When folks from home asked me how Malaysia was going, I always started with a single answer: “filled with gratitude, sunshine, learning and joy.” These words were true the moment I embarked on my journey as an English Teaching Assistant during these past few months.
I remember the first-day jitters I felt before my first day of school. Tossing and turning in a new room, in a new town, headed to a new school. I had met my mentor teacher just a little over a week before, but only simple pleasantries were exchanged. What would they think of me – an Asian American entering their community? I certainly looked like my neighbors, but we had very different stories. I knew my experience would be different than the previous two Fulbrighters – both were white, and both were women. I remember walking through my town and not receiving a single odd look. It was Chinese New Year – it was conceivable that I was a relative visiting town or passing through during my New Year travels.
On my first day of school my mentor, Iylia, introduced me to her first class of the day and then promptly handed the room over to me. The first period of teaching brought a wave of relief over my body. I had taught before, but was worried the experiences wouldn’t transfer. It was remarkably soothing to know that loud + enthusiastic call and responses as well as stickers as incentives translated well across cultures. In my first lesson I introduced the concepts of “afford” and “can’t afford” which devolved into a wonderful whiteboard slapping game involving flyswatters. With a sweat laced face, I remember approaching Iylia at the end of the first period and was met with a heartfelt affirmation. “This will be a good year,” she shared confidently. “They’ll warm up even more in no time.” The first week hadn’t even passed us when she turned to me and said, “I think I’ll try that thing you’ve been doing in class,” graciously integrating new pedagogical strategies and reminding me what it meant to be both a teacher and a learner in the classroom.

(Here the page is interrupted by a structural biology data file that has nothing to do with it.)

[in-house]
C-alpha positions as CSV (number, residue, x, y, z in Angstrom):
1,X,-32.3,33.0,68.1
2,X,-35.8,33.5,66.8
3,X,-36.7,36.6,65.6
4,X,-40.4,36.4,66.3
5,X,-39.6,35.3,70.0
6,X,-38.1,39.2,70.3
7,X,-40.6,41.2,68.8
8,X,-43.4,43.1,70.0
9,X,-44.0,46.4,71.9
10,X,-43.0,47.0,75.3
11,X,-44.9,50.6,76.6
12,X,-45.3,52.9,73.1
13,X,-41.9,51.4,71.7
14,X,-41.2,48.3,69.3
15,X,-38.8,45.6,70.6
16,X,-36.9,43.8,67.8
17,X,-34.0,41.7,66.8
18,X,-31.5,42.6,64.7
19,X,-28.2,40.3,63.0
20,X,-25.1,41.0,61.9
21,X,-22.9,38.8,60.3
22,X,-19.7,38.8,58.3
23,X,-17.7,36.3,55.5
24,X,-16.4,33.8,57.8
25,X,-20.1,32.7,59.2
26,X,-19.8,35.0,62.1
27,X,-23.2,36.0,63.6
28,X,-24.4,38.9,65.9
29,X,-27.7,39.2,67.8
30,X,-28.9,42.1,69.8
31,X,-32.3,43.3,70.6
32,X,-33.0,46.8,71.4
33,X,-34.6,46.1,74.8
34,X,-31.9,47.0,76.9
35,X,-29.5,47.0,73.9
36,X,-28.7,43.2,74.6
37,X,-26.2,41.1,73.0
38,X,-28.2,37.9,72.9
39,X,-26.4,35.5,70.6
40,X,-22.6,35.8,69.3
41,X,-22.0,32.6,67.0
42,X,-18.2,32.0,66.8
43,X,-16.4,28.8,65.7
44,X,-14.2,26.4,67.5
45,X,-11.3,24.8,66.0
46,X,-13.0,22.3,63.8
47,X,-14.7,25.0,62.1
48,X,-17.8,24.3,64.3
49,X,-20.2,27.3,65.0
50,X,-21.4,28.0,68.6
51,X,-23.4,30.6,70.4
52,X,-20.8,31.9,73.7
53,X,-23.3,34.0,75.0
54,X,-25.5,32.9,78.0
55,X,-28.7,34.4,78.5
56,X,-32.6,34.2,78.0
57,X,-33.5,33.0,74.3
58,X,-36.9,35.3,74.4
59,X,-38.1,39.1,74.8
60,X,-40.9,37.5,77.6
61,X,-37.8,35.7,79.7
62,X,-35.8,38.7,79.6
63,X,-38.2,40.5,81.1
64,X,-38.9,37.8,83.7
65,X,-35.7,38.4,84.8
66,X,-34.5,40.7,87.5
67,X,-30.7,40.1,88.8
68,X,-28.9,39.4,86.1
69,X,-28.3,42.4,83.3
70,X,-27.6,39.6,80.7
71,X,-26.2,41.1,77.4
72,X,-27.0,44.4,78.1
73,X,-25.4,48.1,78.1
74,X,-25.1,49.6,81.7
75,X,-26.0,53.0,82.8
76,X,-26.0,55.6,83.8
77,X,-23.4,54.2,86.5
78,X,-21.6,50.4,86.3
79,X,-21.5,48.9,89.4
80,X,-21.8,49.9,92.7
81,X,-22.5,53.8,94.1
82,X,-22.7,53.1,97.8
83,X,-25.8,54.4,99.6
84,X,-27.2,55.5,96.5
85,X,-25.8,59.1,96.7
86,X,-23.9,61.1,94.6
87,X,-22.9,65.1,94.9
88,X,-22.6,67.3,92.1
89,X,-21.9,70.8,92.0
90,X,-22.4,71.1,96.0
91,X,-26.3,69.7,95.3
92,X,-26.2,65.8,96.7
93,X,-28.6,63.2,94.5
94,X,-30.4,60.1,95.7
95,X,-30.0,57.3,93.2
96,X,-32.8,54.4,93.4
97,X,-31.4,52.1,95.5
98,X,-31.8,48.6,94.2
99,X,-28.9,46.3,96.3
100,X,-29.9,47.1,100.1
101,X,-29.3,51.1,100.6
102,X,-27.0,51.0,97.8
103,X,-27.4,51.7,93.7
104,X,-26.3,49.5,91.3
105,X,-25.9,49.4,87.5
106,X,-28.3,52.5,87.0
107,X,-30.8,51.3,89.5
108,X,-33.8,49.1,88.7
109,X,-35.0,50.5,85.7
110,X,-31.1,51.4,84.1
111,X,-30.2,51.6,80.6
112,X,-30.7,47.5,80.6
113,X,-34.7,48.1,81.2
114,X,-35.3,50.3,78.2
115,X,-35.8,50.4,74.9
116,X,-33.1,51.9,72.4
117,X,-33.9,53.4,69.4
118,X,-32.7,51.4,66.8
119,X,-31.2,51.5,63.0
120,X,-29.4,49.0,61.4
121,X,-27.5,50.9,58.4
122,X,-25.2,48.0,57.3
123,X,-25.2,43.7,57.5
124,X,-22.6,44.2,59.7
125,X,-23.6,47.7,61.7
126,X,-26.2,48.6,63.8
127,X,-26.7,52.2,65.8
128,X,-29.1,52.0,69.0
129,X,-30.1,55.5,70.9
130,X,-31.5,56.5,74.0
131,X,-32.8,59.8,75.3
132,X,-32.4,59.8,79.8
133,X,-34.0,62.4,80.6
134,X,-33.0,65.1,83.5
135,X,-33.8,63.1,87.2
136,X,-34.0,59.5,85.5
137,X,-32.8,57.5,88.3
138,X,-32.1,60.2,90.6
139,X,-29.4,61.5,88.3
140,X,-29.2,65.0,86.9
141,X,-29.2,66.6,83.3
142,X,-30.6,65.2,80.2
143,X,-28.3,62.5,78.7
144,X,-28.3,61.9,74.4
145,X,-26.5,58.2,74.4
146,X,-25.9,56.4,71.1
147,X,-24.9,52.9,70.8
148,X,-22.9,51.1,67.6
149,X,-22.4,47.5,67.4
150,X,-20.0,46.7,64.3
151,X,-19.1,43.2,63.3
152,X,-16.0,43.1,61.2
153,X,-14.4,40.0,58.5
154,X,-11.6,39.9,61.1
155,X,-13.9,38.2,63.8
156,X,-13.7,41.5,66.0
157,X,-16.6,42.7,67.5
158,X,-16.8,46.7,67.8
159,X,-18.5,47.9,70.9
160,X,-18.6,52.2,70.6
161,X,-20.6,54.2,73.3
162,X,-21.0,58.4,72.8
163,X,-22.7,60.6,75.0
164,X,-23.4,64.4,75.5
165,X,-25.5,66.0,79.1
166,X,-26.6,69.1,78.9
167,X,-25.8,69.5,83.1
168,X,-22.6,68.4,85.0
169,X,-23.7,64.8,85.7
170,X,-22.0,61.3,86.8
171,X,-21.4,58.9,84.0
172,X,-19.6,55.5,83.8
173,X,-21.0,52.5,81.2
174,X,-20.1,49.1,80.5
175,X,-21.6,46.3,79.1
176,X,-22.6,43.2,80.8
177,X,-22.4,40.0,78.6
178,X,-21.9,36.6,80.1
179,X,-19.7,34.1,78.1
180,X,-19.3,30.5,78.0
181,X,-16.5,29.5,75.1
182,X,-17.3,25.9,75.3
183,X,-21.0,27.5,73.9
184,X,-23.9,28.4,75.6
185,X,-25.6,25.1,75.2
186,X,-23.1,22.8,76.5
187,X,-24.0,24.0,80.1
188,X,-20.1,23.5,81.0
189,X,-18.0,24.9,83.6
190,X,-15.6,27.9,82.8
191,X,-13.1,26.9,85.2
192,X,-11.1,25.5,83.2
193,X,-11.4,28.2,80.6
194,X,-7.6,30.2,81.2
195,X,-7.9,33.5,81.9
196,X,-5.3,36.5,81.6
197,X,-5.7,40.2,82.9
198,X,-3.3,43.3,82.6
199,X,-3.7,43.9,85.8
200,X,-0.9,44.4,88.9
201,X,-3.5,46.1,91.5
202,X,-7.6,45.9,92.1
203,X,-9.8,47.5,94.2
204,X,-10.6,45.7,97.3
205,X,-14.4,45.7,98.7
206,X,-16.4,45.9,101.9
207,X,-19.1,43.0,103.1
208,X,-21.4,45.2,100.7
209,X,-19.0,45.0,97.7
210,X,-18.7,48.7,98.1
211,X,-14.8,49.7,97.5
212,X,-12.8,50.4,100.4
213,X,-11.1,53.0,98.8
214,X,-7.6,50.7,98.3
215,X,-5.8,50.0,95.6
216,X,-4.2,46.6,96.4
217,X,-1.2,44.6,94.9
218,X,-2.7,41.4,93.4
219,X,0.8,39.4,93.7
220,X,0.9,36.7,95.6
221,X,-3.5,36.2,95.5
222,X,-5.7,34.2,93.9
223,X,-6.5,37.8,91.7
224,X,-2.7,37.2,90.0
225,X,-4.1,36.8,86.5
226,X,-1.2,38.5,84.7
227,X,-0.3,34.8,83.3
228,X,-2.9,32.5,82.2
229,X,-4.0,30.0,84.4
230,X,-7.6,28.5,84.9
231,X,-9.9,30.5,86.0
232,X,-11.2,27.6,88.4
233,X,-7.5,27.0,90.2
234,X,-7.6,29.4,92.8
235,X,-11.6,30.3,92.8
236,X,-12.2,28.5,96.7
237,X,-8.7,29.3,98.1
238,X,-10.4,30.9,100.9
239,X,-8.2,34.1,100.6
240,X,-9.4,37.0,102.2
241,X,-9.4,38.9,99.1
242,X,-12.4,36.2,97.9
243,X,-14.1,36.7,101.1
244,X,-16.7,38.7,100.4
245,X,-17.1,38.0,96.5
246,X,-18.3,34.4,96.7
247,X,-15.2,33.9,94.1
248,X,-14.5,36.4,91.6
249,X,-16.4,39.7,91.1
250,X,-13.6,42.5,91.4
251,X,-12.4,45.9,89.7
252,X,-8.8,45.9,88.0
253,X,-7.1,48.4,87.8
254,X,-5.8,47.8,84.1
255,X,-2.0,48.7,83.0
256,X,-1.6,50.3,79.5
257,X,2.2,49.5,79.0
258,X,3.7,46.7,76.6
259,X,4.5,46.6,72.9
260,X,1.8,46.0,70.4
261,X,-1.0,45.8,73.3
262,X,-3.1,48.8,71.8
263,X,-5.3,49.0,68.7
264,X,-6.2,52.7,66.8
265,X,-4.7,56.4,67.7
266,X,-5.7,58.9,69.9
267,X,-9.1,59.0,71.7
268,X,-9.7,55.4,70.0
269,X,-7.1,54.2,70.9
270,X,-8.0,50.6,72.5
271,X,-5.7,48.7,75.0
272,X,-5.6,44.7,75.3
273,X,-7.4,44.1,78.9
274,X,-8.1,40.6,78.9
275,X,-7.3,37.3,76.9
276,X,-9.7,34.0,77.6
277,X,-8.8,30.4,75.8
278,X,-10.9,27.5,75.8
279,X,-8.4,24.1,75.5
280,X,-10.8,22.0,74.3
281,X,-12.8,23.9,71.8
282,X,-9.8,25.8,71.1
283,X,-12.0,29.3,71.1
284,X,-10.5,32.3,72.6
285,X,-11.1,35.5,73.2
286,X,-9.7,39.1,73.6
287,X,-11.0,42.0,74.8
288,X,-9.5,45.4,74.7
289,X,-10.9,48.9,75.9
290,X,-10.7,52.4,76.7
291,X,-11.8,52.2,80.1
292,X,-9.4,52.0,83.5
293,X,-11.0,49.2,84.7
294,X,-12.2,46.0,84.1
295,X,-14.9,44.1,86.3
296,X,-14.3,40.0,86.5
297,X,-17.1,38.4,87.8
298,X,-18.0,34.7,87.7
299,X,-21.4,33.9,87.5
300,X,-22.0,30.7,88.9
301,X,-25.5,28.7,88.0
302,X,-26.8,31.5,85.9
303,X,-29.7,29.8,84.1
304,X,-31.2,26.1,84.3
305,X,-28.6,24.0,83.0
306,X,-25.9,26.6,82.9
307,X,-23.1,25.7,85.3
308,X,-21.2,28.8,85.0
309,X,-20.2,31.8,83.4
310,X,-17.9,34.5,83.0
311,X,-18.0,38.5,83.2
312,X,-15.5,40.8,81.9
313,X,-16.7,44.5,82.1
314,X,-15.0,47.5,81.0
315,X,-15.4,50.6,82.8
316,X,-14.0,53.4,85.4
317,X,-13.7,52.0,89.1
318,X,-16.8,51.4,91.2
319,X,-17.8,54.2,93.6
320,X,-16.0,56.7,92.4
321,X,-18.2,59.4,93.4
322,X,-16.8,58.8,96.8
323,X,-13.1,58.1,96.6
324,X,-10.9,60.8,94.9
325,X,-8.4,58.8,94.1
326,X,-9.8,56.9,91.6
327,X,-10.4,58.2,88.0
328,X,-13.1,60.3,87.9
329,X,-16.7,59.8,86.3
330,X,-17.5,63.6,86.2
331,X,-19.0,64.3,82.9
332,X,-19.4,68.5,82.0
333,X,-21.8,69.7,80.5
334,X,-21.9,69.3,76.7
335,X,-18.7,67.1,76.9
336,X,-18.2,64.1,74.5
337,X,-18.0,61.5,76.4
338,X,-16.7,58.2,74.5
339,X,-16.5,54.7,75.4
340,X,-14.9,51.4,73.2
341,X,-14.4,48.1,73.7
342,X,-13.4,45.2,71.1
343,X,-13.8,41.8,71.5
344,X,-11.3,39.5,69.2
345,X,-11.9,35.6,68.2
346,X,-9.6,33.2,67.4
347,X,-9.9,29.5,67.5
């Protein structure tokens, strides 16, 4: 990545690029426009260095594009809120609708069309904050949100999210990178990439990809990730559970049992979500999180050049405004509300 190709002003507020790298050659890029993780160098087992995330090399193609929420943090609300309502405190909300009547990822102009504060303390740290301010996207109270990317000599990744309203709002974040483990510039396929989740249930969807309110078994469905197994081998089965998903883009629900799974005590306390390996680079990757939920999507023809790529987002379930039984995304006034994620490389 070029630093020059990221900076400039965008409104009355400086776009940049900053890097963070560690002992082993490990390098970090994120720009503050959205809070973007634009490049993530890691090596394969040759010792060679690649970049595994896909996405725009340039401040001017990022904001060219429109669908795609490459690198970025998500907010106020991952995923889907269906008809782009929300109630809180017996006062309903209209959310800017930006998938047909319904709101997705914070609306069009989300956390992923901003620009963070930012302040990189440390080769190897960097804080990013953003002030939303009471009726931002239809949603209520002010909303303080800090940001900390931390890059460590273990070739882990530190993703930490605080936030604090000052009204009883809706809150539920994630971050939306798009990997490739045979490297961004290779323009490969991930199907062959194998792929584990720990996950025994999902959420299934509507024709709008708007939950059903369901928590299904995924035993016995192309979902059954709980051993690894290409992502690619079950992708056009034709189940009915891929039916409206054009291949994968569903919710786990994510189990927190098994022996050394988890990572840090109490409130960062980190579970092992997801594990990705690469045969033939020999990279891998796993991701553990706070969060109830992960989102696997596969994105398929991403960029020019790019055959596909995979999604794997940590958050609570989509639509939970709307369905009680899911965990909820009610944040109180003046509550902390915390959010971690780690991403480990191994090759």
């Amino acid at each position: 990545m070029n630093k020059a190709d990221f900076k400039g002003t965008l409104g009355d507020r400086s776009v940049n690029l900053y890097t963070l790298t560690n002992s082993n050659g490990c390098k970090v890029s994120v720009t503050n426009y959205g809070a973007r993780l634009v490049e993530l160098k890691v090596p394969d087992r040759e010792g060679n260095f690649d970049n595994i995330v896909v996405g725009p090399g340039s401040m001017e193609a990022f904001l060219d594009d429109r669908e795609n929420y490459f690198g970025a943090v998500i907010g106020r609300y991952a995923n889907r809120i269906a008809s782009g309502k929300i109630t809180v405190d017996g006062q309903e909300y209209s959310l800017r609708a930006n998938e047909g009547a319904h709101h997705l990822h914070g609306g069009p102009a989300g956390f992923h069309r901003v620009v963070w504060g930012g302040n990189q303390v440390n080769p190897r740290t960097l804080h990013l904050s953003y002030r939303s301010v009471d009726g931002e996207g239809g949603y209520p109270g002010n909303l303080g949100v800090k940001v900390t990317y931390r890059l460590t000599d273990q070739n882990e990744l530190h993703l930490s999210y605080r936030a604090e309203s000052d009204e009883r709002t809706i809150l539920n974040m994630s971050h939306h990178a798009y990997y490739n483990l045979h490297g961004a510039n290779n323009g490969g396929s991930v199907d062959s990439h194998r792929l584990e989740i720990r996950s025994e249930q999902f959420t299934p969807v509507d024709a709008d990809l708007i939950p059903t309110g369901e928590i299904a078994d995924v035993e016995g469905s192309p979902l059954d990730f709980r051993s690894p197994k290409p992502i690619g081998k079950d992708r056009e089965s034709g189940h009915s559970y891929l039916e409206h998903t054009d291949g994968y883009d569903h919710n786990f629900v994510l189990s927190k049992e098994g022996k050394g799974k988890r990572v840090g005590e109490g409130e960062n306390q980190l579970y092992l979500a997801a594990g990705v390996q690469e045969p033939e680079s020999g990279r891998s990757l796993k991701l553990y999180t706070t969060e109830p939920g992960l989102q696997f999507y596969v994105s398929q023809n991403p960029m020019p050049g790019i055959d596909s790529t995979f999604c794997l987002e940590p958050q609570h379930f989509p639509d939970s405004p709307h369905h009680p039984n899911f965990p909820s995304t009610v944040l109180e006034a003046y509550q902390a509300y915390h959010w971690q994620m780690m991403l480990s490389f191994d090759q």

Iylia quickly became a friend, one that will survive any distance and any pandemic that stands in our way. She held a mastery over the educational context in our town with an intent focus on the ability of educators to make a difference. Hours were spent exploring the cultural differences between our homes. Hours again were spent unpacking the power of language, the power of communication and the dignity that came with being able to advocate and pursue one’s dreams. Those conversations and the lessons I co-taught alongside her will be carried with me for years and years to come.
To be expected were the questions about how I looked; as it was described to me, I looked “very Asian.” Yes – this was true. As the son of Taiwanese immigrants, it certainly threw my students and community for a loop when I explained that I was American. In some cases, it was deemed too complicated to explore and I was simply “teacher from Taiwan.” While my fluency in Mandarin was advantageous to exploring my predominately Chinese Malay community, it certainly did not help my case in proving I was American. But in other cases, it led to powerful conversations about identity, some with my youngest students. In one case, I explained carefully my family’s journey to America – the reasons for immigration, the search for opportunity and my life growing up in the States. I’ll never forget the focused, lips pursed look on Zakhwan’s face, a 12-year old Form 1 student in my class as I shared my story. After I finished, his face turned into a thoughtful pout as I waited patiently for a response, not knowing what to expect. He then seemed to come to a resolution, nod, looked up at me and said, “I get it, like how there are different types of Malaysians, you are American. That’s cool, countries so similar!” He quickly bounded away before I had a chance to thank him for using such simple words to humanize how I felt about my identity.
My roommate, Tom, and I were embraced by our community. We were met by an outpouring of acceptance, curiosity and love. On the first day we moved in, our neighbors across the street dropped off noodles not wanting us to go hungry without access to restaurants due to the New Year celebrations. In the second week, we joined a line dance club (which we originally had thought was a LION dance club) where we were the only men and the youngest members by nearly 35 years. Our main contact was Poon, a longtime resident of Kemayan and fellow teacher at my school. The first few classes weren’t easy – frankly quite embarrassing, but every Tuesday and Thursday we went, diligently lined in rows and cha-chaing our way next to aunties and grandmas. Line dancing with Poon turned into weekend hiking, weekend hiking turned into Monday and Wednesday aerobics practice. Aerobics practice turned into dinners and late-night chats with our neighbors.